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The Power of Incentives in Sports
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The Power of Incentives in Sports
Incentives are the force that makes the world spin. It drives individuals and holds power to create great outcomes within any system.
The basic rule on incentives is that you’ll get what you award for – Charlie Munger and Warren Buffet built and grew their businesses under this mental model.
Similarly, a system with a short-term mentality or broken incentives will turn many good people into bad, bankrupt companies or even break countries apart.
But what role do incentives take within the realm of professional sports? How much influence can incentives have to determine the quality of a professional tournament, league winner, cup, title, or medal?
Incentives are everywhere. Some are more obvious than others, but if you pay attention, you can see them. They’re what sets the path for a system. Sets boundaries to limit and push the ones involved.
There are different types– intrinsic vs. extrinsic, financial vs. non-financial. And they can come in different shapes and forms, such as awards, privileges, recognition, punishments, and consequences.
It’s what motivates people to do things. They explain why you study a career, go to work, work out, hang out with friends, gamble at the casino, travel the world, follow the stock market, pay taxes, etc.
You probably wouldn’t do an action with no positive incentive. Why would you? People learn to avoid activities that underpin negative incentives – this is known as the science of reinforcement:
“If we don’t like the consequences of an action we’ve taken, we’re less likely to do it again; if we do like the consequences, we’re more likely to do it again.”
“It’s a type of learning in which the strength of a behavior is modified by its consequences, such as reward or punishment.”
A system is responsible for establishing incentives through rewards and punishments to allow it to function with order and direction.
Incentives in Professional Sports
Professional sports are filled with incentives to stay competitive, keep a reputation, provide quality entertainment, and ultimately attract the best talent, partners, and technology to generate revenues.
Soccer leagues keep themselves competitive through relegation and promotion systems that punish the worst-performing clubs each season and award the best performers from second divisions by promoting them to the top leagues.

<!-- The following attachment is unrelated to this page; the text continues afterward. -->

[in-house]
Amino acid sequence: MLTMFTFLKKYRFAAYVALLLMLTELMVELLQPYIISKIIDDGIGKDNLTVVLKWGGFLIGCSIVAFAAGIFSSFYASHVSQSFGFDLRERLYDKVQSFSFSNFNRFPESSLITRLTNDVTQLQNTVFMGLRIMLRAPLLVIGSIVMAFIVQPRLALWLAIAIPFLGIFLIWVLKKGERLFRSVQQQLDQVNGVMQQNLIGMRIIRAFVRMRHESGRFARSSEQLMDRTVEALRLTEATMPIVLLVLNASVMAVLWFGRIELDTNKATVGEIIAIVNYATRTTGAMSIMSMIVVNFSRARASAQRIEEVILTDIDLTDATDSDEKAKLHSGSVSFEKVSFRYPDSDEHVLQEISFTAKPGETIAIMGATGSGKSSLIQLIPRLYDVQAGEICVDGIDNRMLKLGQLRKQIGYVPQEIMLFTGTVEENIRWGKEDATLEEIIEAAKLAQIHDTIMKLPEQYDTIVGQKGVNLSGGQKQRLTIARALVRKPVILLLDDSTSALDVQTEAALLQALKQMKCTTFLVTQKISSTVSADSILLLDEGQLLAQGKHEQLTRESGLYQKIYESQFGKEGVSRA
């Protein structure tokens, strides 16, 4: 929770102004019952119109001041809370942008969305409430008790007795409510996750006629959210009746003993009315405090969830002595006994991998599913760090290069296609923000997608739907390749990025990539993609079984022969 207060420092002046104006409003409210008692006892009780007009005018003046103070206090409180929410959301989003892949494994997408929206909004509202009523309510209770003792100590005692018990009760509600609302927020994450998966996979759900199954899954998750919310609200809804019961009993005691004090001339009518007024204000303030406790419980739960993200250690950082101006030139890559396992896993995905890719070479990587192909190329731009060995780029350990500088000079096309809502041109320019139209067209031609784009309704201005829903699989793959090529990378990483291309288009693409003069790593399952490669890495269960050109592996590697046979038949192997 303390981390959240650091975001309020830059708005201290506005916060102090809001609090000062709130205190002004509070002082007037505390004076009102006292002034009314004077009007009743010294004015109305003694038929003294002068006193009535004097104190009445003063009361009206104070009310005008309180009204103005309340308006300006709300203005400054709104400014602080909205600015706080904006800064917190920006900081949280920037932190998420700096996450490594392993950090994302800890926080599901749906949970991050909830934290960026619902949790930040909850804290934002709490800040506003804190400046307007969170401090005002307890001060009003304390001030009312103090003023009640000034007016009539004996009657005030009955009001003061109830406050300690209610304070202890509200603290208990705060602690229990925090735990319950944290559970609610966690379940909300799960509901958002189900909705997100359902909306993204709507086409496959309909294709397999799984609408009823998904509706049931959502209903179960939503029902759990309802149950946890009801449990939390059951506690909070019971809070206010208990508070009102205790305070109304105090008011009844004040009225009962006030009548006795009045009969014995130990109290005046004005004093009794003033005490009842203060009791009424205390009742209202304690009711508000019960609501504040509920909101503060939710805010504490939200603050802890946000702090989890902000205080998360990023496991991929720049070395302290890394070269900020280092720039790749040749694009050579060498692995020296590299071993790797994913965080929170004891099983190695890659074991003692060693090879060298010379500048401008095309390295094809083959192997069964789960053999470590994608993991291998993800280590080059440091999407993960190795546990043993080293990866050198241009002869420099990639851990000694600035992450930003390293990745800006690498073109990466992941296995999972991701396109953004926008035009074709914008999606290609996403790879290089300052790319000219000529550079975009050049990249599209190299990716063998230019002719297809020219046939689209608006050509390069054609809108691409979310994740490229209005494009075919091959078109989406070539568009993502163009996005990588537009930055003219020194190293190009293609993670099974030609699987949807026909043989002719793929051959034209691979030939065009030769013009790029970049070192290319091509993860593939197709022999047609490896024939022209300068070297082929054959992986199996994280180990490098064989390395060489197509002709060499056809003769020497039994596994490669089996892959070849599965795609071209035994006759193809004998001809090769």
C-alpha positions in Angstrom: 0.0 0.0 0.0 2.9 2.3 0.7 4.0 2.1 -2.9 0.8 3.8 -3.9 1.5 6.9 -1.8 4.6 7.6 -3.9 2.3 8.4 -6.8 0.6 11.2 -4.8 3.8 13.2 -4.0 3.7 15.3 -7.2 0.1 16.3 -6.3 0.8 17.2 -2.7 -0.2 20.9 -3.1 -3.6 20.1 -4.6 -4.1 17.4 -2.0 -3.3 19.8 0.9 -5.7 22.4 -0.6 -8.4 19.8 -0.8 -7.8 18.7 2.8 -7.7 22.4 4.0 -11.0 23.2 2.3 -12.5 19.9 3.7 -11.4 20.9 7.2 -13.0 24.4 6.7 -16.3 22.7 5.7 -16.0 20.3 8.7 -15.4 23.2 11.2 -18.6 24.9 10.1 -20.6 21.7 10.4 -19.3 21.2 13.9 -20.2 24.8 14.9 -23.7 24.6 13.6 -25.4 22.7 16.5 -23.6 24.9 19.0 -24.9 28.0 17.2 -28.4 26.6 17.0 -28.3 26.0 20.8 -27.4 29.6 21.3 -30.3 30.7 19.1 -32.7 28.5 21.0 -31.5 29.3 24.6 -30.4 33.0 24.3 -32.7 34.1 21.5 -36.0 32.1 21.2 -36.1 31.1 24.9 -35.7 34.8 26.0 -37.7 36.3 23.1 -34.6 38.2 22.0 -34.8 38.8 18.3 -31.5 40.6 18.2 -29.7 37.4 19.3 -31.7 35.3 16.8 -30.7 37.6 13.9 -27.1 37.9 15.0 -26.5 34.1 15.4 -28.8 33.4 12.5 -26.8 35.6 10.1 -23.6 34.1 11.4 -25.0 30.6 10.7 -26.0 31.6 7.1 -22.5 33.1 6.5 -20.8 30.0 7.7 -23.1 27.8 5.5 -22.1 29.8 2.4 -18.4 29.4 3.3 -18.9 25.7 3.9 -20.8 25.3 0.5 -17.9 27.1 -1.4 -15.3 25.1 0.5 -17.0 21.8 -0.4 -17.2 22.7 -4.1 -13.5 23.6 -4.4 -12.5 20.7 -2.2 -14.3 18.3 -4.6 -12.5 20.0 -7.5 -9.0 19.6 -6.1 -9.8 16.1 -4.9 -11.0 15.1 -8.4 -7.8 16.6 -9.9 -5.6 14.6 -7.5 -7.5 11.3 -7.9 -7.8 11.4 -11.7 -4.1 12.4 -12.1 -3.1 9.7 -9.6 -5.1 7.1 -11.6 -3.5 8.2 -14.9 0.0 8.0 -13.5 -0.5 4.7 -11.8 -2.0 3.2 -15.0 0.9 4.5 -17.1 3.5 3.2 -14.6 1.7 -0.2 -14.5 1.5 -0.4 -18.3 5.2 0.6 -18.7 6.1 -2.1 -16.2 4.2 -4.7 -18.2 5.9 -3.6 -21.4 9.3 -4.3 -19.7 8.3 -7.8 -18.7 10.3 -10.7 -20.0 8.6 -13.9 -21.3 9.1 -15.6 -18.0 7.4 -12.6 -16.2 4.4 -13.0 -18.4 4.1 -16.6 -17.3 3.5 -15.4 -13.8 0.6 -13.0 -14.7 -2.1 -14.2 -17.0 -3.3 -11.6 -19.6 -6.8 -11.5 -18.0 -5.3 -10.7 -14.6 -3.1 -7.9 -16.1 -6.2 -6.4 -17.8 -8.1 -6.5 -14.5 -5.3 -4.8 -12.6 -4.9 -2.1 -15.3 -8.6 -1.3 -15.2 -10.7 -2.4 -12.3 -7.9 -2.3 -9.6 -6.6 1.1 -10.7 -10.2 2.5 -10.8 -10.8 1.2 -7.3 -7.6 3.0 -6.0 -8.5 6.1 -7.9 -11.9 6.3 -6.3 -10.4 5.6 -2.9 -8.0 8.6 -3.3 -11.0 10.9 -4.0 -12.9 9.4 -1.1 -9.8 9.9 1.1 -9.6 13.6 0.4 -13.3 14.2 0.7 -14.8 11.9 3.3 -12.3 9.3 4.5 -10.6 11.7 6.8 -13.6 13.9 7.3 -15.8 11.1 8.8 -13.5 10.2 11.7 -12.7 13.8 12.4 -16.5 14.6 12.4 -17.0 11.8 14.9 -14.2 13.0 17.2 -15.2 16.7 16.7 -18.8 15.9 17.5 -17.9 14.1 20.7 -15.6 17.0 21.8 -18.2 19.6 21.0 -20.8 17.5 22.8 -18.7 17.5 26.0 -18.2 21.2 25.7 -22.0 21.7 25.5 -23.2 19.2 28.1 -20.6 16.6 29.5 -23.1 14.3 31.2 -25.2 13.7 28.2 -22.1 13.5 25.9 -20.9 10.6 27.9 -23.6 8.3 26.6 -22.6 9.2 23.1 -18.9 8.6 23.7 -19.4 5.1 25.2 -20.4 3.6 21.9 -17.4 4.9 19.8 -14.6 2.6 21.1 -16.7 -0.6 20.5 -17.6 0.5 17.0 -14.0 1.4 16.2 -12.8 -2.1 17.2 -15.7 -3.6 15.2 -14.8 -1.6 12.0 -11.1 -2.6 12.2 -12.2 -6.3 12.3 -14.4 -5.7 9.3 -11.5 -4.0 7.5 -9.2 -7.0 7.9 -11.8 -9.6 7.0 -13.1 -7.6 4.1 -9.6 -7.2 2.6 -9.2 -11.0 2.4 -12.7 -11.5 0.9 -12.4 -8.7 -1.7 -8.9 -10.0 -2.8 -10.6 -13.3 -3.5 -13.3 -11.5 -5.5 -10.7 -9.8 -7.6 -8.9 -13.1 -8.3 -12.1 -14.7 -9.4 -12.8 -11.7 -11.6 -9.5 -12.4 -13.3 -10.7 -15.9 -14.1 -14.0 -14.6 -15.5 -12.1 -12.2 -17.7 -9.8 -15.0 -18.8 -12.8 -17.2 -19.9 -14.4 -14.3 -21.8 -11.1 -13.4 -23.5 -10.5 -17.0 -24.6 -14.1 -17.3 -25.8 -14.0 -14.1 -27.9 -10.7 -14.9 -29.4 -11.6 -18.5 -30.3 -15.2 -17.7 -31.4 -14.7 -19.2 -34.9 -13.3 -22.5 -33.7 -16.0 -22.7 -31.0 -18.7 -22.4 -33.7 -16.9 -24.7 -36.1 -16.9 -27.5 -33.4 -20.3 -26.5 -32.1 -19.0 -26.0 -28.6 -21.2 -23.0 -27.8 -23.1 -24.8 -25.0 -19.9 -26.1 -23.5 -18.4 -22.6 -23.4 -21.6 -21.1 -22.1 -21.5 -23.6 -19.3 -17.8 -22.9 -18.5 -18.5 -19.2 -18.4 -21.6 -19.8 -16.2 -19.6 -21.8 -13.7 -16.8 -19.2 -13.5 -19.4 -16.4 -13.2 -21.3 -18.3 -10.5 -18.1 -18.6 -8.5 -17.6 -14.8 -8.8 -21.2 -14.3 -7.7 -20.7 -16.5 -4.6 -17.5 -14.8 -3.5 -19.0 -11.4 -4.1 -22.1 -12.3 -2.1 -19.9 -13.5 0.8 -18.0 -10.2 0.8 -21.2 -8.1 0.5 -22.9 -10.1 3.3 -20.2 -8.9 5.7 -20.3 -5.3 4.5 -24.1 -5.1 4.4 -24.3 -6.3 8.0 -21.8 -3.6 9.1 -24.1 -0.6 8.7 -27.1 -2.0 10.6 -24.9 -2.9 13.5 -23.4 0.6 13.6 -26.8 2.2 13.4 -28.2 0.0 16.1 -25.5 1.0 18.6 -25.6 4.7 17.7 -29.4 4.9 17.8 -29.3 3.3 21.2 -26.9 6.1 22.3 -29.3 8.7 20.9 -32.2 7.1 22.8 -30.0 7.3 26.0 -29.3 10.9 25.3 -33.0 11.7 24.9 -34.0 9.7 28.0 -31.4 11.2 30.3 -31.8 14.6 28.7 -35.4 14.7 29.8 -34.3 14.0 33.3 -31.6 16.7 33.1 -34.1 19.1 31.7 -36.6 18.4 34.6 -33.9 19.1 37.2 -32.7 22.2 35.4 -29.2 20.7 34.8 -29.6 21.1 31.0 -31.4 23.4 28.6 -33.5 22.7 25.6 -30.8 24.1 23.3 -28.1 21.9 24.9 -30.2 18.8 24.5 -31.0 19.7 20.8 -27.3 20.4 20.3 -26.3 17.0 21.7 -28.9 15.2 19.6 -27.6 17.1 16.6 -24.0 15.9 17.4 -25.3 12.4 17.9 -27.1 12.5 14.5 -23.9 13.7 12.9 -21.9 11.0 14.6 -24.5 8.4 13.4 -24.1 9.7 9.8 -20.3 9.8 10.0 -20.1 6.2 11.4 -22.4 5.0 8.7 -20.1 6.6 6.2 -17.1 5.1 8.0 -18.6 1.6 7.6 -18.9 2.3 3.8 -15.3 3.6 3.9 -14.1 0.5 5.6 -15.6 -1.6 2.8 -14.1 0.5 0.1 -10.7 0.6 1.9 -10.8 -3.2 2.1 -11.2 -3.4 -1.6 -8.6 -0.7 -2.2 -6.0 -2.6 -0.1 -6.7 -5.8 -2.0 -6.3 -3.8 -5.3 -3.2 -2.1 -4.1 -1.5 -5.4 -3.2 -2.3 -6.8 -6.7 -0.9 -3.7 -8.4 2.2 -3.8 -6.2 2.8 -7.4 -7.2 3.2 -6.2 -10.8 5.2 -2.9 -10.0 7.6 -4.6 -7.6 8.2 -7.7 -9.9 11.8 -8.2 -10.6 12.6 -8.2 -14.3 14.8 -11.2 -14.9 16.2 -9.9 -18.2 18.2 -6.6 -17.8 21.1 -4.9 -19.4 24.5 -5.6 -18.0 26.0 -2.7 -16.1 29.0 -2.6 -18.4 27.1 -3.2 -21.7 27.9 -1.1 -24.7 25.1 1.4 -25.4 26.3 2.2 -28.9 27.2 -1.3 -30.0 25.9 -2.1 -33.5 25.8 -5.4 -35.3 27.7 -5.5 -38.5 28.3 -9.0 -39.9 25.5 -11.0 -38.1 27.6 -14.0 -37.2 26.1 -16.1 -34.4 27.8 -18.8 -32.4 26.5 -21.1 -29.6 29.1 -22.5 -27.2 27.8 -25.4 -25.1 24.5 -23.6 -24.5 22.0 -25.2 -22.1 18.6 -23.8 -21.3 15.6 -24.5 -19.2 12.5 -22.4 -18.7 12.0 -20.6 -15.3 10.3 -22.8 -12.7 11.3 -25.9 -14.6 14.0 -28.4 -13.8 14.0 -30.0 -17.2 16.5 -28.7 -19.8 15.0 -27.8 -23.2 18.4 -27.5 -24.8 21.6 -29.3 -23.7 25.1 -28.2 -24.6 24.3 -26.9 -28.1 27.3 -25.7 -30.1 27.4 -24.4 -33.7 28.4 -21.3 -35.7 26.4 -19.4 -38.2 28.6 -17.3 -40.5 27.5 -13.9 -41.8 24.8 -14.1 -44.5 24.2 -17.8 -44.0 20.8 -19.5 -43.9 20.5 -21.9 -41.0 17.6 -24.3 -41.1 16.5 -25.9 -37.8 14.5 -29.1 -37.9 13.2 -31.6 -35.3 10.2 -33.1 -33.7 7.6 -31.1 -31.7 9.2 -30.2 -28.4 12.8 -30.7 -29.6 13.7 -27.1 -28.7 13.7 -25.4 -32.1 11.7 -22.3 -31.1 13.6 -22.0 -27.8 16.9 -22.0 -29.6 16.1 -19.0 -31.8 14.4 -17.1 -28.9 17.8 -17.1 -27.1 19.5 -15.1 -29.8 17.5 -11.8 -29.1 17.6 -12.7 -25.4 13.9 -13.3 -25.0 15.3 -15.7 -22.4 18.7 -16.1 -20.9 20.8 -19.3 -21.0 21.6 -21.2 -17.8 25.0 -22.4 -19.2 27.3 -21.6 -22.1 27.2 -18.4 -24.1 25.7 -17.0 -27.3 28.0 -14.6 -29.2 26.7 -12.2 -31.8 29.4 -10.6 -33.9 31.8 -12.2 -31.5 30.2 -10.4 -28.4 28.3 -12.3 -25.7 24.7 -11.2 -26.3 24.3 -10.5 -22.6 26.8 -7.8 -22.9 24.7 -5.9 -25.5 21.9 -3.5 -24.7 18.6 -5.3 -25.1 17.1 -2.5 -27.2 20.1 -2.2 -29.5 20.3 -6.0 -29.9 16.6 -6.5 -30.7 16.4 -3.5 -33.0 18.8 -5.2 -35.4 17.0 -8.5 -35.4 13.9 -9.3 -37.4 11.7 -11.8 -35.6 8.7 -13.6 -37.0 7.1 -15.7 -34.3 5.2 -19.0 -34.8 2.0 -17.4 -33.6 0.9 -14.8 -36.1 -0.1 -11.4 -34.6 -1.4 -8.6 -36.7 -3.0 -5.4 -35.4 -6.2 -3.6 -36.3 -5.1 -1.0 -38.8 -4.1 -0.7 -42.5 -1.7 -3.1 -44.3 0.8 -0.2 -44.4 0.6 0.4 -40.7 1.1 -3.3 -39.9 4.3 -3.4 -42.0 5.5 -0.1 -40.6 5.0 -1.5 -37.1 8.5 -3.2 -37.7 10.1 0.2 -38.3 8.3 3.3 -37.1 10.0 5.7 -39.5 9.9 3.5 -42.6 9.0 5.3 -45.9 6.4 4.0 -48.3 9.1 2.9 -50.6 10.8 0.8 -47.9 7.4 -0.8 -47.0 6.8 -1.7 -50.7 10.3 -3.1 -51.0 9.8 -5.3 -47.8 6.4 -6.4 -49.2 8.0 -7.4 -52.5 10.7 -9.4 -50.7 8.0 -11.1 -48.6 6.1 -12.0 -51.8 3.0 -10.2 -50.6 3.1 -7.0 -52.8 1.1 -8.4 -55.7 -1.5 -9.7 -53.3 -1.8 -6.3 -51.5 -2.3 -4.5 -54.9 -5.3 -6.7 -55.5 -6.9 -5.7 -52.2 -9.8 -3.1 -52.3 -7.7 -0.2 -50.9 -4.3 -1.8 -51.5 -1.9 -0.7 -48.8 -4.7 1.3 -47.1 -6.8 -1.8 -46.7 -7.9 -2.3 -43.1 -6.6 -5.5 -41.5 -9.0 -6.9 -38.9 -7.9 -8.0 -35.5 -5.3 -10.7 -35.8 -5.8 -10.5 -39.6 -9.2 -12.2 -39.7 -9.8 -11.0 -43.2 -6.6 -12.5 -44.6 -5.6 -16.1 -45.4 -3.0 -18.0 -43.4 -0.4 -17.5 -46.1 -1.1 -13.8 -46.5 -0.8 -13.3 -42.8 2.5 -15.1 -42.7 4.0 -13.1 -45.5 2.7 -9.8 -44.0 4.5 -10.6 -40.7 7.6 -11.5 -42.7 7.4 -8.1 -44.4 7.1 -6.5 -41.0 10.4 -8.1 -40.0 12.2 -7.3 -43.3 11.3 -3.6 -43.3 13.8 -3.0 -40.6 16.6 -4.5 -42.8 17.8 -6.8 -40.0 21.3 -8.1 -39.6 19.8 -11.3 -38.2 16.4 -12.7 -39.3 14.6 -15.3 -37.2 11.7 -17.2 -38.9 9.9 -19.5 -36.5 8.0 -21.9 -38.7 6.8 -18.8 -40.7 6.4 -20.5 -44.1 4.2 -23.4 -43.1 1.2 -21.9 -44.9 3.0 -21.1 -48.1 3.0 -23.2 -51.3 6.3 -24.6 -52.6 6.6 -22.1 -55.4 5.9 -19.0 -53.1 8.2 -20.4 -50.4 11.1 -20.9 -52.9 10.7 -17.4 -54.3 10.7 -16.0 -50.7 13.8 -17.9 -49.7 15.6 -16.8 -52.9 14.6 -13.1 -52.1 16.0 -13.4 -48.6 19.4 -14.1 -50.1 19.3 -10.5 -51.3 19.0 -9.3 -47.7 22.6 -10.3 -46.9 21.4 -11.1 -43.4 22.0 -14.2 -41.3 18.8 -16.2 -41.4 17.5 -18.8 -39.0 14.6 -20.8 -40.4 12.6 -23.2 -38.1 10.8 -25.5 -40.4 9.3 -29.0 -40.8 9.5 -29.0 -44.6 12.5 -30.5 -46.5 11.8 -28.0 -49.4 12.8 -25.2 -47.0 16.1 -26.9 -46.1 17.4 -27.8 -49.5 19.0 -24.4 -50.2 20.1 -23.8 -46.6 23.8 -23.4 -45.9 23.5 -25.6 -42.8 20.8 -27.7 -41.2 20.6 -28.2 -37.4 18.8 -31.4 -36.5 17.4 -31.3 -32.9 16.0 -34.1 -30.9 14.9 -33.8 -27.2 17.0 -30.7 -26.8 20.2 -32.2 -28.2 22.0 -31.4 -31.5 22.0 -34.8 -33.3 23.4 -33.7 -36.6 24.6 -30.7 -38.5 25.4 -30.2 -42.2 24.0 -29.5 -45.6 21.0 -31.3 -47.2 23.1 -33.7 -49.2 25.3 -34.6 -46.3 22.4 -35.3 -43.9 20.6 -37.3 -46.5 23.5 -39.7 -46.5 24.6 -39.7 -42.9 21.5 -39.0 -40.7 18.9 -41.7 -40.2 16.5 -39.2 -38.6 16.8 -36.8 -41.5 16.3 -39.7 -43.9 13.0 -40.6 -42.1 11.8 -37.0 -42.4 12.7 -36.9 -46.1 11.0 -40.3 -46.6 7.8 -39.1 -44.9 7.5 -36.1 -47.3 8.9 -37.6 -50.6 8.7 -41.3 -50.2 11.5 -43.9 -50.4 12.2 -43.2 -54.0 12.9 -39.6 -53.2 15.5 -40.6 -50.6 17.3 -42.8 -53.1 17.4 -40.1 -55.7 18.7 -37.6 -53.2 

Teams motivate their coaching staff and players by offering attractive bonuses in their contracts conditioned to individual and group success.
Different tournaments have prize money funds that award teams based on how far the team makes it, allowing them to earn more the closer they get to the cup.
These are all broad observations of incentive structures within sports, but let’s take a look at more tangible, real-life examples:
UEFA Champions League pays €9.5m to every team that makes it to the Round of 16, €19m to the winner, and €15m to the runner-up.
The NFL has a player’s code of conduct list of dozens of violations with their respective fines, created to control (to some extent) the way players behave in games:
NHL players participating in the playoffs can share in the league’s playoff pool system. All 16 teams in the postseason share it, and the Stanley Cup winners get the most significant individual cash prize.
Wimbledon prize money for their 2022 tournament:
If a Formula 1 team replaces certain car parts outside permitted limits, they are punished with grid position penalties. Other breaches in regulations can lead to monetary fines, time penalties, and others.
These are only a few, but the industry is full of incentive structures that aim to provide direction and order inside and outside the playing field.
Once you see them, you cannot unsee them — incentives are everywhere.
In professional sports, incentives exist at every level – from the rules and natural setting of the game to the competitive format and structure of the tournaments.
Incentives can shape behavior and align people and organizations with the system’s goals. Think of a sports team, league, or organization that feels successful. Want to understand why? Take a look at their incentive structure.
The inverse is also true. A broken incentive structure breaks the system. And corruption usually happens when the system is too weak to establish or manage the right incentives.
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